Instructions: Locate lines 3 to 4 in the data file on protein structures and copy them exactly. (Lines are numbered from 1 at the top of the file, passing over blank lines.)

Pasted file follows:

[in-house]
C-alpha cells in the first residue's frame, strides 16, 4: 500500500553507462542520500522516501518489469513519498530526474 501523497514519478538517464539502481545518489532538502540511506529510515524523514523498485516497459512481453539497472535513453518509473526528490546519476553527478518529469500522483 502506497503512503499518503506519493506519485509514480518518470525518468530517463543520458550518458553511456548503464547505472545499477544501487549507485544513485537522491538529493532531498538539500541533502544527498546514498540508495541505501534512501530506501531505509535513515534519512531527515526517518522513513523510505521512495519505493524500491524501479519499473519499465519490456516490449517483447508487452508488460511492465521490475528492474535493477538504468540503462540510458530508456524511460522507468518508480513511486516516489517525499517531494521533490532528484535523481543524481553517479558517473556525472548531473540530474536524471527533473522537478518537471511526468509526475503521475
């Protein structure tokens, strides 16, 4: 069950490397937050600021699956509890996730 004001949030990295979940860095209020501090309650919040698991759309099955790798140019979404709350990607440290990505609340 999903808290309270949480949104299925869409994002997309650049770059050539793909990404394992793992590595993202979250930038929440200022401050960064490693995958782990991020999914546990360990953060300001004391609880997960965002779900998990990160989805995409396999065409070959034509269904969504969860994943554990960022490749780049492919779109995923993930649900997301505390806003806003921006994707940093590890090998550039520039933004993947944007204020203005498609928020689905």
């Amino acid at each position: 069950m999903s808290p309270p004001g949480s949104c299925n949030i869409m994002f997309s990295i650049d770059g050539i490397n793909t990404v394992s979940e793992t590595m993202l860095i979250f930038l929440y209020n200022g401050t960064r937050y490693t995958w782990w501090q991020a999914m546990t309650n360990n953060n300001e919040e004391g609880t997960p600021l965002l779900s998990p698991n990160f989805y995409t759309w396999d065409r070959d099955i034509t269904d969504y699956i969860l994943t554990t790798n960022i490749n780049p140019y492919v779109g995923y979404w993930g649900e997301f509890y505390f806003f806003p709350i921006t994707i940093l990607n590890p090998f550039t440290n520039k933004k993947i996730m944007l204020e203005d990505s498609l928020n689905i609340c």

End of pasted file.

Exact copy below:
């Protein structure tokens, strides 16, 4: 069950490397937050600021699956509890996730 004001949030990295979940860095209020501090309650919040698991759309099955790798140019979404709350990607440290990505609340 999903808290309270949480949104299925869409994002997309650049770059050539793909990404394992793992590595993202979250930038929440200022401050960064490693995958782990991020999914546990360990953060300001004391609880997960965002779900998990990160989805995409396999065409070959034509269904969504969860994943554990960022490749780049492919779109995923993930649900997301505390806003806003921006994707940093590890090998550039520039933004993947944007204020203005498609928020689905």
């Amino acid at each position: 069950m999903s808290p309270p004001g949480s949104c299925n949030i869409m994002f997309s990295i650049d770059g050539i490397n793909t990404v394992s979940e793992t590595m993202l860095i979250f930038l929440y209020n200022g401050t960064r937050y490693t995958w782990w501090q991020a999914m546990t309650n360990n953060n300001e919040e004391g609880t997960p600021l965002l779900s998990p698991n990160f989805y995409t759309w396999d065409r070959d099955i034509t269904d969504y699956i969860l994943t554990t790798n960022i490749n780049p140019y492919v779109g995923y979404w993930g649900e997301f509890y505390f806003f806003p709350i921006t994707i940093l990607n590890p090998f550039t440290n520039k933004k993947i996730m944007l204020e203005d990505s498609l928020n689905i609340c």